The molecular biology of West Nile Virus: a new invader of the western hemisphere

Annu Rev Microbiol. 2002;56:371-402. doi: 10.1146/annurev.micro.56.012302.160654. Epub 2002 Jan 30.

Abstract

West Nile virus (WNV) is a mosquito-borne flavivirus that primarily infects birds but occasionally also infects humans and horses. In recent years, the frequency of WNV outbreaks in humans has increased, and these outbreaks have been associated with a higher incidence of severe disease. In 1999, the geographical distribution of WNV expanded to the Western hemisphere. WNV has a positive strand RNA genome of about 11 kb that encodes a single polyprotein. WNV replicates in the cytoplasm of infected cells. Although there are still many questions to be answered, a large body of data on the molecular biology of WNV and other flaviviruses has already been obtained. Aspects of virion structure, the viral replication cycle, viral protein function, genome structure, conserved viral elements, host factors, virus-host interactions, and vaccines are discussed in this review.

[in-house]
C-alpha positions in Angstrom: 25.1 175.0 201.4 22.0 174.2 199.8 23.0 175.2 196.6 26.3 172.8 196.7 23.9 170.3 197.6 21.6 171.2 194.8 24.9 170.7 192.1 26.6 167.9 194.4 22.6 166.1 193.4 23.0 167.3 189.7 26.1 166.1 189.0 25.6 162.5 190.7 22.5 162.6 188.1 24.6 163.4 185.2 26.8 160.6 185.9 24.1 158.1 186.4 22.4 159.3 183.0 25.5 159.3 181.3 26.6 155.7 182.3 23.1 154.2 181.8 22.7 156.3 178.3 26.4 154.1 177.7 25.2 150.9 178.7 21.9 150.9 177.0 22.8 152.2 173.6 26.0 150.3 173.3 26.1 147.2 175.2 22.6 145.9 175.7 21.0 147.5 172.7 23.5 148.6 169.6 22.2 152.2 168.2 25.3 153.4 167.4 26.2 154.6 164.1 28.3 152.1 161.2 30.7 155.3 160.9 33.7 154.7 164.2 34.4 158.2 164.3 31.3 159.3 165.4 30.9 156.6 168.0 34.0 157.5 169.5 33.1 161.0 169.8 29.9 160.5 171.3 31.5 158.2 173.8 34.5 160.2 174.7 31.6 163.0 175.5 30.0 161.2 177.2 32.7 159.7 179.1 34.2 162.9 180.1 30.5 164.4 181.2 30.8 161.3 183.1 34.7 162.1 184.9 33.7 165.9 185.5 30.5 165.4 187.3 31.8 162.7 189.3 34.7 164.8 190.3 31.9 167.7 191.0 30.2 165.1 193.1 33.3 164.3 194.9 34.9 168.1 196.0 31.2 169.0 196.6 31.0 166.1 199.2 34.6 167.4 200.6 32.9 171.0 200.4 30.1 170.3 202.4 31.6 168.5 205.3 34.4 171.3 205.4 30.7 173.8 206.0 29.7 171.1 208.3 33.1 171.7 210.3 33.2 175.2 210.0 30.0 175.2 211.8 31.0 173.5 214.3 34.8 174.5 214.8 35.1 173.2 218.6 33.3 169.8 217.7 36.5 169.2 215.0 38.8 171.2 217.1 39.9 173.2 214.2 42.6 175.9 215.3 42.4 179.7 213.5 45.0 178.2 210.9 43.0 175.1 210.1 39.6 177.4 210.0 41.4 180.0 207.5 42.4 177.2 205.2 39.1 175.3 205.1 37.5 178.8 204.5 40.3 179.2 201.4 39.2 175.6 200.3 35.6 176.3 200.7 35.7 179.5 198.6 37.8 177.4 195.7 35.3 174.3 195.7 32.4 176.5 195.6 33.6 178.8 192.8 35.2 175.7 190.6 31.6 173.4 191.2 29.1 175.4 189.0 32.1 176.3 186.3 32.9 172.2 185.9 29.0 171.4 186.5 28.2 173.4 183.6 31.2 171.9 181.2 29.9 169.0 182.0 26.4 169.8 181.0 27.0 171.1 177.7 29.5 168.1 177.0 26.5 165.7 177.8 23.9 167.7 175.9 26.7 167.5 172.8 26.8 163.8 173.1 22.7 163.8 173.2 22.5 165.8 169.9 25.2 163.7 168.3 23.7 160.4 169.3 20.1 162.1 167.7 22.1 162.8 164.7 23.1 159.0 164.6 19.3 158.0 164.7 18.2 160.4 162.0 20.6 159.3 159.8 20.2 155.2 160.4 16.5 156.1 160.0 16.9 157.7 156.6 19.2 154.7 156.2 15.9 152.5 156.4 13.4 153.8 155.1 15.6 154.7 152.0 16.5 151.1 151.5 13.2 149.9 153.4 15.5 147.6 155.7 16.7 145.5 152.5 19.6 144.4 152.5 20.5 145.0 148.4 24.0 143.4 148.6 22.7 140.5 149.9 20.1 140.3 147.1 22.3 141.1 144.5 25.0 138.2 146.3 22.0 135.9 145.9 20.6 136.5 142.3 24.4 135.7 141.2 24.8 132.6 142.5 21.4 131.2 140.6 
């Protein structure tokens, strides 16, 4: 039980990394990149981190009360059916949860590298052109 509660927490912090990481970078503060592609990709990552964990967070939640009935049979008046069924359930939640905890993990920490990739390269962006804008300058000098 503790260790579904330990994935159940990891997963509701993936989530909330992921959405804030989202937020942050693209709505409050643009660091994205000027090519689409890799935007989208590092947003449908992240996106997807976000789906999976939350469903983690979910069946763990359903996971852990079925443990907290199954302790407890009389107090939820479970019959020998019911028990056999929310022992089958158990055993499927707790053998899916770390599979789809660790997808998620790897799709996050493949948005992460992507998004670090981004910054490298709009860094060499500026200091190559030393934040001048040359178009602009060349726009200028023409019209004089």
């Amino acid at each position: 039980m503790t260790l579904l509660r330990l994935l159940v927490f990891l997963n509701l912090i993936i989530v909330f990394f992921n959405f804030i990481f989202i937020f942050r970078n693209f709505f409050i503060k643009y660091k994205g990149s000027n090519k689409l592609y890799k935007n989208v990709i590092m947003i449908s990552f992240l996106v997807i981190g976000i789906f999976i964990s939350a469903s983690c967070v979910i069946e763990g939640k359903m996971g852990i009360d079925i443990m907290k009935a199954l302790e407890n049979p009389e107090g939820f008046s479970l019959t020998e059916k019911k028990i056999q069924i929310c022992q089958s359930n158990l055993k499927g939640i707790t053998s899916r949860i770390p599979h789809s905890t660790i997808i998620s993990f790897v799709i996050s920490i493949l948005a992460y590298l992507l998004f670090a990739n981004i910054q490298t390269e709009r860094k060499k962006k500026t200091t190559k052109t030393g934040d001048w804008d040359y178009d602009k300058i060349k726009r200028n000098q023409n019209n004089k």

Publication types

  • Review

MeSH terms

  • Animals
  • Base Sequence
  • DNA-Directed RNA Polymerases / genetics
  • DNA-Directed RNA Polymerases / metabolism
  • Humans
  • Mice
  • Models, Genetic
  • Molecular Sequence Data
  • RNA, Viral / genetics
  • RNA, Viral / metabolism*
  • United States / epidemiology
  • Viral Proteins / metabolism
  • Virus Replication
  • West Nile Fever / epidemiology
  • West Nile virus / genetics*

Substances

  • RNA, Viral
  • Viral Proteins
  • DNA-Directed RNA Polymerases